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Gerton Lab

We seek to understand how genome instability impacts cells, tissues, and organisms during development, female reproductive aging, and cancer.

Research Summary

How does genome instability and variation impact physiology?

Research Areas

Genetics and Genomics, Evolutionary Biology, Molecular and Cell Biology


Human cell lines, Yeast, Mice

The Gerton Lab studies chromosomes – the molecular structures made up of DNA and protein that provide the instructions for life. Defects in chromosome function underlie many human diseases such as cancer and birth defects. Using yeast and mammalian model systems as well as human cell lines and patient data, Gerton and her team are investigating groups of proteins responsible for chromosome upkeep.

One group of proteins studied in the Gerton Lab consists of the structural maintenance of chromosome (SMC) proteins. Investigation of cohesin, an SMC complex subtype has provided a wealth of information in its role in chromosome organization.

Gerton initiated and co-organizes the ASBMB special symposium “Emerging roles of the nucleolus” to bring together researchers around this topic. The lab’s research may help provide a better understanding of and potentially new treatment approaches for human conditions such as Roberts Syndrome, Cornelia de Lange Syndrome, and cancers in which cohesin function is impaired.

Gerton has identified several factors that help the kinetochore, another protein complex located on the centromere of chromosomes. Her team is investigating how the loss of chromosome cohesion and other factors impact female reproductive aging.

Principal Investigator

Jennifer Gerton


Stowers Institute for Medical Research

Portrait of Jennifer Gerton

Get to know the lab



The Gerton Lab participated in a large international consortium working to complete the assembly of the human genome from telomere-to-telomere. She speculates some newly assembled regions of the human genome may act as phenotypic modifiers of disease states.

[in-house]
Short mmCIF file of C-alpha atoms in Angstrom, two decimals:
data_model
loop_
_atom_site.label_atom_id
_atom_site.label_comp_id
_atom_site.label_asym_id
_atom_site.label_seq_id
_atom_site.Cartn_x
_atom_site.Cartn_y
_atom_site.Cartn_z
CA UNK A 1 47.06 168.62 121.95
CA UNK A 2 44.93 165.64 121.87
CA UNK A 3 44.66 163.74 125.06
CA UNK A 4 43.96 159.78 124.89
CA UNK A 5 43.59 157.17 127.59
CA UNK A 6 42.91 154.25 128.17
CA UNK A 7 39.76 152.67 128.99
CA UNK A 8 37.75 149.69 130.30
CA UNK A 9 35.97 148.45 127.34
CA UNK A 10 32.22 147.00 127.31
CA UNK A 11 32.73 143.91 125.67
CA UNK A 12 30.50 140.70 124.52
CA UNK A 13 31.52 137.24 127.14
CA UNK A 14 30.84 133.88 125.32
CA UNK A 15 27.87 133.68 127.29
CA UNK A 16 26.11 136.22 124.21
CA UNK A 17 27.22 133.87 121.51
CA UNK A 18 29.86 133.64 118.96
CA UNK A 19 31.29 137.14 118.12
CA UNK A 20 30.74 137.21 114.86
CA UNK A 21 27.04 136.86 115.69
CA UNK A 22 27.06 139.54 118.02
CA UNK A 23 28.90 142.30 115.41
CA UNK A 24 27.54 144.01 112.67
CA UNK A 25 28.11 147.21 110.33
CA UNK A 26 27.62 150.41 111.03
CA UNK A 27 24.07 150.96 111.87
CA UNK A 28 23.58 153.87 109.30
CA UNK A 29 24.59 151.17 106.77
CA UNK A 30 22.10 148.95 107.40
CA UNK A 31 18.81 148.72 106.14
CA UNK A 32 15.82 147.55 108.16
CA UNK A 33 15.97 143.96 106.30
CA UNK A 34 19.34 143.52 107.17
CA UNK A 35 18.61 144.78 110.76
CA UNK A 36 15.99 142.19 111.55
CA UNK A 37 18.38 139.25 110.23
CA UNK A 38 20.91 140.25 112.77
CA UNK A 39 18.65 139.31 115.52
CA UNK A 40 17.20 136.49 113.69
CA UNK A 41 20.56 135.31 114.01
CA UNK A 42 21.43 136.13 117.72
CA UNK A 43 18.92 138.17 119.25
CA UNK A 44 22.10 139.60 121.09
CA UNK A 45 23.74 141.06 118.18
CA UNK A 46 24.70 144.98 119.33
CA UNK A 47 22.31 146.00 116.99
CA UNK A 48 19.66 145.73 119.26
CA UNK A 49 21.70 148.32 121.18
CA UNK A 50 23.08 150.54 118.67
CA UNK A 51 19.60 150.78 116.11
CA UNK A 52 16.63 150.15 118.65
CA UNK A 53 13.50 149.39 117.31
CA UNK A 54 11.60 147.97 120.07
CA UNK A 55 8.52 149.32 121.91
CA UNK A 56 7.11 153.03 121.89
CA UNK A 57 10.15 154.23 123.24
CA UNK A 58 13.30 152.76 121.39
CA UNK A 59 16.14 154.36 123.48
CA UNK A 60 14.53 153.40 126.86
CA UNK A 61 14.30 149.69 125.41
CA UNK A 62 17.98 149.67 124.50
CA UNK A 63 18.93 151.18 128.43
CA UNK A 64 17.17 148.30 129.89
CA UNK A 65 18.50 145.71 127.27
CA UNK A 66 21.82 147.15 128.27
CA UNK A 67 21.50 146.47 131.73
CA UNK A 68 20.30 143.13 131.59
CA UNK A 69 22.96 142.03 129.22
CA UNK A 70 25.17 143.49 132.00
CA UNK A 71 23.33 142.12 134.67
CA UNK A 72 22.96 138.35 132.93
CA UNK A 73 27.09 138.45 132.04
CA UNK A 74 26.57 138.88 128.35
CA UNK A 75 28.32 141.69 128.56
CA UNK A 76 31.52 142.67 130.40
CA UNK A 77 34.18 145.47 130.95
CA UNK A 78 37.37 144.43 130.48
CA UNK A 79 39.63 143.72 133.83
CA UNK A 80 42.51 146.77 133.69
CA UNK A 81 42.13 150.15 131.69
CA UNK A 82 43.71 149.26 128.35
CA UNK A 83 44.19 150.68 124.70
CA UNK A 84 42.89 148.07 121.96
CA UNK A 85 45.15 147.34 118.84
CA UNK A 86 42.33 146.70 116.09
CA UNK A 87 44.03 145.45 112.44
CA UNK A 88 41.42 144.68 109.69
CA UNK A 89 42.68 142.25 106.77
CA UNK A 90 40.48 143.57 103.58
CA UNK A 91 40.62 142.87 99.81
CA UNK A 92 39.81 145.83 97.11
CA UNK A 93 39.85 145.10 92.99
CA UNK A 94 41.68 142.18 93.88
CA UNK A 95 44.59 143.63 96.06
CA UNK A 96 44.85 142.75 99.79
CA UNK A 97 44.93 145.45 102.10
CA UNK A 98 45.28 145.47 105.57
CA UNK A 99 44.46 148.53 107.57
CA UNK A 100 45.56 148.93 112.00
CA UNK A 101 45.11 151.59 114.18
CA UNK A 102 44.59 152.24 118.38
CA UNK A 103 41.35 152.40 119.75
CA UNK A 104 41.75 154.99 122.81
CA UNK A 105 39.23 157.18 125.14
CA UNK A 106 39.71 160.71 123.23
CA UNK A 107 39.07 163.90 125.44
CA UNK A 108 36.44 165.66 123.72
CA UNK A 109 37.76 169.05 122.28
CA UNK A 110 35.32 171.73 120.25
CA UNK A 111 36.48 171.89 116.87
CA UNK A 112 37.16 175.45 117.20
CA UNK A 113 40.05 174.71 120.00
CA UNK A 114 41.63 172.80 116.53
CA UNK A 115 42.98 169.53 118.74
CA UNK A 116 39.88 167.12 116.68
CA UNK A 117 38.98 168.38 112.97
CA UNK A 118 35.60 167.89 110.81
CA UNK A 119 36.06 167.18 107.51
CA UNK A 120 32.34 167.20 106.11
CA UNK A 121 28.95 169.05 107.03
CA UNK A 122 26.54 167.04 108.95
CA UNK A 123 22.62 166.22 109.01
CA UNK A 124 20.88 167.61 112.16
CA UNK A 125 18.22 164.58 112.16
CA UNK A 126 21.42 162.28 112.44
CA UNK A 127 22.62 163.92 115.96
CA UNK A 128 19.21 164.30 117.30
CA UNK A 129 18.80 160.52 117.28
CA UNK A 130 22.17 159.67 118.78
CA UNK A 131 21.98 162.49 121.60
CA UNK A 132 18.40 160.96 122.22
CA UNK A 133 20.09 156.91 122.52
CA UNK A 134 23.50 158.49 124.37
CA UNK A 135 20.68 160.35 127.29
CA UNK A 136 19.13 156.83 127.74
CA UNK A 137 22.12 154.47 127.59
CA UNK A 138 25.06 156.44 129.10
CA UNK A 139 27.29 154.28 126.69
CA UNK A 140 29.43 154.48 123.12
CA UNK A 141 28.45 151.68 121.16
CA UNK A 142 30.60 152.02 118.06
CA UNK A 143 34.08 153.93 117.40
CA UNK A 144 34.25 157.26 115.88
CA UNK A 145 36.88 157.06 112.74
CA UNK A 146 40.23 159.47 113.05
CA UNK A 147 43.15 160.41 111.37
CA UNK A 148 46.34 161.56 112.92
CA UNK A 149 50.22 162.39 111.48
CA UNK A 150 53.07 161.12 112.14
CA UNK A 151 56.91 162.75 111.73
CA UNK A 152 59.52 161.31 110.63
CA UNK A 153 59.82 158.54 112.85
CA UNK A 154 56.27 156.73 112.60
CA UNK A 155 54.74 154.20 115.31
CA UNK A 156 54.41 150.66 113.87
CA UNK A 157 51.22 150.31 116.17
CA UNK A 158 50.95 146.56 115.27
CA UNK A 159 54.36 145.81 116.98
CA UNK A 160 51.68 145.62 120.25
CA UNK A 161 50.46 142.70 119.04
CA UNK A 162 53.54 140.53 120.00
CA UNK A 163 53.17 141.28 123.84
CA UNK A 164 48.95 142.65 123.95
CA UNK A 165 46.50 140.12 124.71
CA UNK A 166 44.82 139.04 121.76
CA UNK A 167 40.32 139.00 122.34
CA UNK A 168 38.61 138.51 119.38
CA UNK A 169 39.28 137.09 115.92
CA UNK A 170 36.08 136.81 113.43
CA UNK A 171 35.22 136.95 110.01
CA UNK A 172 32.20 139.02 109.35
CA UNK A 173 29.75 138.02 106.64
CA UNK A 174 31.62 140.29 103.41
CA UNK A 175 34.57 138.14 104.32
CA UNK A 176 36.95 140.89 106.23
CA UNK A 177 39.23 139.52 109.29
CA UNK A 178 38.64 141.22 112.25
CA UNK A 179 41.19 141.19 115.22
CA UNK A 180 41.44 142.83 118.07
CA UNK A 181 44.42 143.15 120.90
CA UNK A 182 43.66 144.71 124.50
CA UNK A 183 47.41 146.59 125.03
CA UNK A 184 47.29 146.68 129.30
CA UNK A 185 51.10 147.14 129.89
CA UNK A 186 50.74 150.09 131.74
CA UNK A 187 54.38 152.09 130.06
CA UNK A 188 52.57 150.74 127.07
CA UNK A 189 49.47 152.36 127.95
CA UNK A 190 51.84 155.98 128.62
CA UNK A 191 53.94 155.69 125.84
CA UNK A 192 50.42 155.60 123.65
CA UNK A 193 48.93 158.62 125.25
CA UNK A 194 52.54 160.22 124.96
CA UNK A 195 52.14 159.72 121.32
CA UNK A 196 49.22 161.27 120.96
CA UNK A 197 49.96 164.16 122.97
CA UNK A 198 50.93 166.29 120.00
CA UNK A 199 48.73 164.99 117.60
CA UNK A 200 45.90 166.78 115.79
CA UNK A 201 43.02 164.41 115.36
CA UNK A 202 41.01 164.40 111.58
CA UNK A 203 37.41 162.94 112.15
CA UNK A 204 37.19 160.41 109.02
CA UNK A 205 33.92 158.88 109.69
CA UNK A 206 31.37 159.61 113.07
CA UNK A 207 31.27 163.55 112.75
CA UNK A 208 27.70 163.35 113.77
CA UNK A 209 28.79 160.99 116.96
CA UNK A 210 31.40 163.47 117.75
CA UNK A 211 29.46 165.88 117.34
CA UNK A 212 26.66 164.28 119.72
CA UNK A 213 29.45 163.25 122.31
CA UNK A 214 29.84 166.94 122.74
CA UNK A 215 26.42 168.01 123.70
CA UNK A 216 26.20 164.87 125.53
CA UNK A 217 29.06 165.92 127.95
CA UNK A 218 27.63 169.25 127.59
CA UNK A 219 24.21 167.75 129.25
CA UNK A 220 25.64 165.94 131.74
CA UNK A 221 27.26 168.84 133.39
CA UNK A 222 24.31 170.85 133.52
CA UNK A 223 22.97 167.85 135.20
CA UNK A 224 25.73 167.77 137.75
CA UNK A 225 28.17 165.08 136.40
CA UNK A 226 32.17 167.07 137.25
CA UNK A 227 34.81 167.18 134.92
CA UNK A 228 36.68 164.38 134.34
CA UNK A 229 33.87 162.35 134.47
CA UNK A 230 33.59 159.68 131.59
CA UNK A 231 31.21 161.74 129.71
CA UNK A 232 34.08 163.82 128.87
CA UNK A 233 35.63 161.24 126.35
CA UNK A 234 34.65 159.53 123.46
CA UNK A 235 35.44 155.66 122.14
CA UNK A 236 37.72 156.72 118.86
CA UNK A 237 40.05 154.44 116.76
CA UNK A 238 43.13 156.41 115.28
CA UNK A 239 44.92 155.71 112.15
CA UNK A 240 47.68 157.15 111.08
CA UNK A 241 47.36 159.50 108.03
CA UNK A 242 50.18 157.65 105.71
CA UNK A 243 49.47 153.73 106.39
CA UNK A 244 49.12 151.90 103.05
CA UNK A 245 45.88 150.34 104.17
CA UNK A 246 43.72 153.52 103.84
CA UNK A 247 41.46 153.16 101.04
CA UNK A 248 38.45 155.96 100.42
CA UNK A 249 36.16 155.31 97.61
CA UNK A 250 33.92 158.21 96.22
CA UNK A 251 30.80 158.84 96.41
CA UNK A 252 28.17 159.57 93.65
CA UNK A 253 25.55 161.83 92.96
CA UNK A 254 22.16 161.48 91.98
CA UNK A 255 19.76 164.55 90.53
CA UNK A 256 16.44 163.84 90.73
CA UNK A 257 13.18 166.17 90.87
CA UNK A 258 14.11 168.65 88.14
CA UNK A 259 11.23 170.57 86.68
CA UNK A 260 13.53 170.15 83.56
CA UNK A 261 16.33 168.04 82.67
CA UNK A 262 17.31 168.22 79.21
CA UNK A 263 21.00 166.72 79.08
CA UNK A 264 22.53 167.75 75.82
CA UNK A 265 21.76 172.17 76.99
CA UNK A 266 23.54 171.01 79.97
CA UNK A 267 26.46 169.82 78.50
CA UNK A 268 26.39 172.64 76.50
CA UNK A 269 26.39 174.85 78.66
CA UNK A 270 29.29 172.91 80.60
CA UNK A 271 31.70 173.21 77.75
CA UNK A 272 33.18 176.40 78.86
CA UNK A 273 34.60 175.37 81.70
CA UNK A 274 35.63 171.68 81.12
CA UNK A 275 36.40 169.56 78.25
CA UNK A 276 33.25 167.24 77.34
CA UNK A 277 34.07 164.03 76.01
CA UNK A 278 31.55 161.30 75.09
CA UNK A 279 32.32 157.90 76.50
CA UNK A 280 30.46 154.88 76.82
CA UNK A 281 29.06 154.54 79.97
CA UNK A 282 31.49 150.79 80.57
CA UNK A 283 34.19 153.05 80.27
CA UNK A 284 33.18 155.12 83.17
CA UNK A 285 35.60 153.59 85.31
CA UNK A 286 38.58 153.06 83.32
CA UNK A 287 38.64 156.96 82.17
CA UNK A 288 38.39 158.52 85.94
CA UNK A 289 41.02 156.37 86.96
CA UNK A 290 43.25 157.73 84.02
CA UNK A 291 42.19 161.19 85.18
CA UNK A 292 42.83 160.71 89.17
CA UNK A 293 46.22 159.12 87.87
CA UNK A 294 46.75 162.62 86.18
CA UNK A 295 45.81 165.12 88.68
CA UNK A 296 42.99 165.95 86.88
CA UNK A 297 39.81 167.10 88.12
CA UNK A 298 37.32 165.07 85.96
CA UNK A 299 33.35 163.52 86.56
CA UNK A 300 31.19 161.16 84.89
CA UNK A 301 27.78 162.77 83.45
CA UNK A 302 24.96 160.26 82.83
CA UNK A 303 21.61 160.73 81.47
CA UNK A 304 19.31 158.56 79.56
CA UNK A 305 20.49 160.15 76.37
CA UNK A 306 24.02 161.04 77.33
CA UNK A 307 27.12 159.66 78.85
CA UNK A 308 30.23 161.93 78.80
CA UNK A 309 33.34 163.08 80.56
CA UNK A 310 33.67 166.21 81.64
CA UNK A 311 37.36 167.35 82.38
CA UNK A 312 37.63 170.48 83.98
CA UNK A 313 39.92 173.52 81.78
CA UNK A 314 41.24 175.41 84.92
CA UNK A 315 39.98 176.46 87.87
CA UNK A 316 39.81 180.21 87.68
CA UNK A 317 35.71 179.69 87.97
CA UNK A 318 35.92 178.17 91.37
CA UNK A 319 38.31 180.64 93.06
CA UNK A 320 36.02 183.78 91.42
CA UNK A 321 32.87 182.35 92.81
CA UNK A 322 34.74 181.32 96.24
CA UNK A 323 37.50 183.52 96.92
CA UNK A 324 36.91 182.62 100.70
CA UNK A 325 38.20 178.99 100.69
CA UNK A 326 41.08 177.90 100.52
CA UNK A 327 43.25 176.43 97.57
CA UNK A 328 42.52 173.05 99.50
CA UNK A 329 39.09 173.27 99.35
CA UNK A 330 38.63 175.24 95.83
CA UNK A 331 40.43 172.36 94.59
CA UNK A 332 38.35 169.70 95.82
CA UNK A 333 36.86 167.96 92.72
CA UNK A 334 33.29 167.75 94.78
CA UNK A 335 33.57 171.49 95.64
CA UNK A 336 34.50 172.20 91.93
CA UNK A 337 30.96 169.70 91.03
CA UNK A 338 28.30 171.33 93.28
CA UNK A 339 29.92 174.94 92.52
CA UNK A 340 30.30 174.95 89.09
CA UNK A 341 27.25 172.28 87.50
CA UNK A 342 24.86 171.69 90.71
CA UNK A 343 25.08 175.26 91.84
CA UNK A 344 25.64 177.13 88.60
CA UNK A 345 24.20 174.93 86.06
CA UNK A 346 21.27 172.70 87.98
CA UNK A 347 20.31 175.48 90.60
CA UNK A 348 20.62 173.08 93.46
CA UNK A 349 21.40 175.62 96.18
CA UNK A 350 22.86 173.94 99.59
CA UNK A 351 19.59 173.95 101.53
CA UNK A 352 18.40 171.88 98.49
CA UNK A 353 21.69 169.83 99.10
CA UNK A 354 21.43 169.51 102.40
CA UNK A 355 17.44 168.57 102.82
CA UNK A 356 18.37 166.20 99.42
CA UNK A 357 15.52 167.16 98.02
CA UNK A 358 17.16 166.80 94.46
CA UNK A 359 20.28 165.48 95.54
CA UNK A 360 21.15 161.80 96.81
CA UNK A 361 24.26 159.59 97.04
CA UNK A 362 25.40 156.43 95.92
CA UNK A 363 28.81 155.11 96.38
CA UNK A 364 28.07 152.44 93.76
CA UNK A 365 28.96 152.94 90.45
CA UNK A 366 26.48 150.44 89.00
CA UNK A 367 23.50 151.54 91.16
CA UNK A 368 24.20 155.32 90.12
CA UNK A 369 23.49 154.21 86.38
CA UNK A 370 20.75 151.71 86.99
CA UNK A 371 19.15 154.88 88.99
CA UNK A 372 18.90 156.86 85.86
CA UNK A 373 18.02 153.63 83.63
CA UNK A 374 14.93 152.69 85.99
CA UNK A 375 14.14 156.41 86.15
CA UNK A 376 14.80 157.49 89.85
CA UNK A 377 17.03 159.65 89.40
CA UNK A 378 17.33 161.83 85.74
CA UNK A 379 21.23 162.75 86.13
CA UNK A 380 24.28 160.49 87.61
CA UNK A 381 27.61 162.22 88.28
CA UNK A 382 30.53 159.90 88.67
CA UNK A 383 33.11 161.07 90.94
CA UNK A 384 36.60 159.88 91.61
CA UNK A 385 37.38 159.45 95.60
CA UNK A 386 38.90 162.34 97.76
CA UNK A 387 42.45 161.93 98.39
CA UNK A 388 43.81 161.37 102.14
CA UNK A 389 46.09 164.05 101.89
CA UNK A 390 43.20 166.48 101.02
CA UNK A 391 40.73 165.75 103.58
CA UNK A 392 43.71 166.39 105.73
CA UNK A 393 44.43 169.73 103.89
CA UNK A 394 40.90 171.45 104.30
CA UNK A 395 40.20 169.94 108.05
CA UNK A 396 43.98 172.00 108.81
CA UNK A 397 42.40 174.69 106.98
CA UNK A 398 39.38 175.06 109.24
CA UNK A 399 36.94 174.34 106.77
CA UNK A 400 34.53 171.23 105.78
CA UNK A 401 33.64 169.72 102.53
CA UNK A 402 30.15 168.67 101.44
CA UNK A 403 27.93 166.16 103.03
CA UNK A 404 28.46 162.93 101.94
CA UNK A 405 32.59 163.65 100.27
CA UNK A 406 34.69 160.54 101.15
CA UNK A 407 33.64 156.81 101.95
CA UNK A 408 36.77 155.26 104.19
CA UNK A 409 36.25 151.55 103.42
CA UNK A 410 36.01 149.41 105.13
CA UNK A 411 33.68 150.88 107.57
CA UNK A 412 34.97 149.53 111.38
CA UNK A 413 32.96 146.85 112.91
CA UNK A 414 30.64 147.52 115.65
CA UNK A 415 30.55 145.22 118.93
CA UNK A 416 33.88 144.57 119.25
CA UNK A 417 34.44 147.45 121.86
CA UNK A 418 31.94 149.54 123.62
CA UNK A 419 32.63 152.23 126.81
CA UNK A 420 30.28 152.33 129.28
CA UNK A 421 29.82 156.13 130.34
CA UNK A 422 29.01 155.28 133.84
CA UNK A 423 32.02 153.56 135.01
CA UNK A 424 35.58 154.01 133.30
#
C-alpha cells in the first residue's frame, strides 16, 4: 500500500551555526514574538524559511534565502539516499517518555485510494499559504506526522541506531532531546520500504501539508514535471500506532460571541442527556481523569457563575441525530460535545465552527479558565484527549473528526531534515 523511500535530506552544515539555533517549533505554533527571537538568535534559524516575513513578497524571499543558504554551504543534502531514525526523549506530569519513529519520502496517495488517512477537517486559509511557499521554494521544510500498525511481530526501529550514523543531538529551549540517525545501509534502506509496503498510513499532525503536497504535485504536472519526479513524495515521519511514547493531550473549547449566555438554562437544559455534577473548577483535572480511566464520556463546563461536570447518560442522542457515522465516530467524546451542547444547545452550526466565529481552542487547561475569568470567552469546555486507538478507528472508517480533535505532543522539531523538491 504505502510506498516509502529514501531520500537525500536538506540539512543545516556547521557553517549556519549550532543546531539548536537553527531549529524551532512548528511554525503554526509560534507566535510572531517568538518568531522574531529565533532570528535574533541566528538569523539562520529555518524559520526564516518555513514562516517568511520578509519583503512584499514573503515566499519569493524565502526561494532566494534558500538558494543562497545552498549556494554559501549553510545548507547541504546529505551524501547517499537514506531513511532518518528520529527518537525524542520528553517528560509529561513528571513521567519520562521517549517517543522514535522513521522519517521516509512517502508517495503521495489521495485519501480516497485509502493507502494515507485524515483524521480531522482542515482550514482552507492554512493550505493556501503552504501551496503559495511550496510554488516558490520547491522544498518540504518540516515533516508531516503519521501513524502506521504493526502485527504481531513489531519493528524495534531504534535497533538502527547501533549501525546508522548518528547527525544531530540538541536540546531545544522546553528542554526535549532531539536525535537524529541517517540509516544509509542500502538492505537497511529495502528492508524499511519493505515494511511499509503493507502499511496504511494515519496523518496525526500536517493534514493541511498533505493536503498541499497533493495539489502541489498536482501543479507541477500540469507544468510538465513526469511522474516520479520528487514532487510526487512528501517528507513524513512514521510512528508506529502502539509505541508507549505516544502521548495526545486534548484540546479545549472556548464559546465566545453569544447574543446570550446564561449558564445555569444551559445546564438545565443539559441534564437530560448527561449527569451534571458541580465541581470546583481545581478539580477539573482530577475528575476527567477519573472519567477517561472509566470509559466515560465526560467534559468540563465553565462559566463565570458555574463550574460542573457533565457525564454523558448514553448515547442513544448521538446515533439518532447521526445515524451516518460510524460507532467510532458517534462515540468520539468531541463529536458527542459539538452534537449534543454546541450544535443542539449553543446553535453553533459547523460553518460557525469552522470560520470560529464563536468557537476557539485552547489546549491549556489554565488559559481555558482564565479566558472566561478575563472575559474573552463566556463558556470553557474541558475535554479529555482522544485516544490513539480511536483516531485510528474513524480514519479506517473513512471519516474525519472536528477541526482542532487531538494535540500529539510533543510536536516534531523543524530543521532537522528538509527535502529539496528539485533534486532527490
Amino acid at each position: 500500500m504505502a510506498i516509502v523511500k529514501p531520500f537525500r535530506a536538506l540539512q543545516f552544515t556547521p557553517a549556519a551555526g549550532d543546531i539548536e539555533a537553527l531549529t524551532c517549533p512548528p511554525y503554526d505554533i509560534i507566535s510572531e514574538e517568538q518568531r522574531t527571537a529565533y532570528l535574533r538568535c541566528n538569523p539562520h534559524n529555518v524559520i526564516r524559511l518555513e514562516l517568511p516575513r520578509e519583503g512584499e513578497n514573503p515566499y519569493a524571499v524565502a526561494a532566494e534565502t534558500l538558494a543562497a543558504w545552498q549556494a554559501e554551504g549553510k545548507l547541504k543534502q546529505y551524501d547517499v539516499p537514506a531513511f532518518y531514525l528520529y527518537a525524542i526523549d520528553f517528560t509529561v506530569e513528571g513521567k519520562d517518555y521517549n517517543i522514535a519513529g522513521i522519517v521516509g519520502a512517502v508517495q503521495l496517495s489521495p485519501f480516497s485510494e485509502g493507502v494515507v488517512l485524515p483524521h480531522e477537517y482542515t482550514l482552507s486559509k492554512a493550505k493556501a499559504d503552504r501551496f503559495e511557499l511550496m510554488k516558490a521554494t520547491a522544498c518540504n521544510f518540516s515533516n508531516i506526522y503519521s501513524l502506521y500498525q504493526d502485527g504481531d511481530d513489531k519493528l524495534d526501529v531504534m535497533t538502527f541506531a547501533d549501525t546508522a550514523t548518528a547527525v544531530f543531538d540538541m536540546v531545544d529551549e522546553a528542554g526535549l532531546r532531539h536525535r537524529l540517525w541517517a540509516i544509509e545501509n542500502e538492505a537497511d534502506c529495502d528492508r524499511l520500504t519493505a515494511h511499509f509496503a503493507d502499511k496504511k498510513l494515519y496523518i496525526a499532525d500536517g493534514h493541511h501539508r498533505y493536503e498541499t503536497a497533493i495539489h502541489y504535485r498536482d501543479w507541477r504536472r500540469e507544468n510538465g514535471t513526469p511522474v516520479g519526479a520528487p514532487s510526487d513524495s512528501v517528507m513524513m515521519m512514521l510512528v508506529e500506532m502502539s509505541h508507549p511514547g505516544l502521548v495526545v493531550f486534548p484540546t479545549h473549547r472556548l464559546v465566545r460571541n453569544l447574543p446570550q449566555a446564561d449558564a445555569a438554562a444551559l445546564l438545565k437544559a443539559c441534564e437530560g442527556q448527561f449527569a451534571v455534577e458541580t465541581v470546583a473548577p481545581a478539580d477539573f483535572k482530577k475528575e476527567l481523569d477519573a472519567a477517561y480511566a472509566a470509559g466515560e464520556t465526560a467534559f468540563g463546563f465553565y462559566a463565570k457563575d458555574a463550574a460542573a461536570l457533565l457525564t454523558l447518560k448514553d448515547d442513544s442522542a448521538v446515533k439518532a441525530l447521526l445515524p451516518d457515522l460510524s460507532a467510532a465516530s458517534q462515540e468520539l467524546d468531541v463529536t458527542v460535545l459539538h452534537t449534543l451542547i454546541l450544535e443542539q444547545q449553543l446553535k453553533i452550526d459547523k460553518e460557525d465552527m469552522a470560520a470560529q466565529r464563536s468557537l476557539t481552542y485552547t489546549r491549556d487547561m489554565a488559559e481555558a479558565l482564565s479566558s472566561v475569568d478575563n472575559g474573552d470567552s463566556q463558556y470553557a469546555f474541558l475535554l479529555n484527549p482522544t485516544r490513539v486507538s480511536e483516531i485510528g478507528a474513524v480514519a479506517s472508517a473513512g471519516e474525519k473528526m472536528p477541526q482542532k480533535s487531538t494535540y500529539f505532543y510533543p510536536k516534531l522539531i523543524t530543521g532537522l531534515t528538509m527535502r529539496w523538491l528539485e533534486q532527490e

Photo of team with sunflowers all around

Our Team

Why Stowers?

Investigator Jennifer Gerton has been at the Institute for 20 years. Listen as she explains why the support here makes it a great place for someone who is just starting a lab.

Featured Publications

A working model for the formation of Robertsonian chromosomes

Gerton JL. J Cell Sci. 2024;137:jcsw261912.

Telomere-to-telomere assembly of a complete human X chromosome

Miga KH, Koren S, Rhie A, Vollger MR, Gershman A, Bzikadze A, Brooks S, Howe E, Porubsky D, Logsdon GA, Schneider VA, Potapova T, Wood J, Chow W, Armstrong J, Fredrickson J, Pak E, Tigyi K, Kremitzki M, Markovic C, Maduro V, Dutra A, Bouffard GG, Chang AM, Hansen NF, Wilfert AB, Thibaud-Nissen F, Schmitt AD, Belton JM, Selvaraj S, Dennis MY, Soto DC, Sahasrabudhe R, Kaya G, Quick J, Loman NJ, Holmes N, Loose M, Surti U, Risques RA, Graves Lindsay TA, Fulton R, Hall I, Paten B, Howe K, Timp W, Young A, Mullikin JC, Pevzner PA, Gerton JL, Sullivan BA, Eichler EE, Phillippy AM. Nature. 2020;585:79-84.

Persistent DNA damage and senescense in the placenta impacts developmental outcomes of embryos

Singh VP, McKinney S, Gerton JL. Dev Cell. 2020;54:333-347 e337.

Super-resolution microscopy reveals linkages between ribosomal DNA on heterologous chromosomes

Potapova TA, Unruh JR, Yu Z, Rancati G, Li H, Stampfer MR, Gerton JL. J Cell Biol. 2019;218:2492-2513.

Ribosomal DNA copy number loss and sequence variation in cancer​

Xu B, Li H, Perry JM, Singh VP, Unruh J, Yu Z, Zakari M, McDowell W, Li L, Gerton JL. PLoS Genet. 2017;13:e1006771. doi: 10.1371/journal.pgen.1006771

Age-associated dysregulation of protein metabolism in the mammalian oocyte

Duncan FE, Jasti S, Paulson A, Kelsh JM, Fegley B, Gerton JL. Aging Cell. 2017;16:1381-1393.

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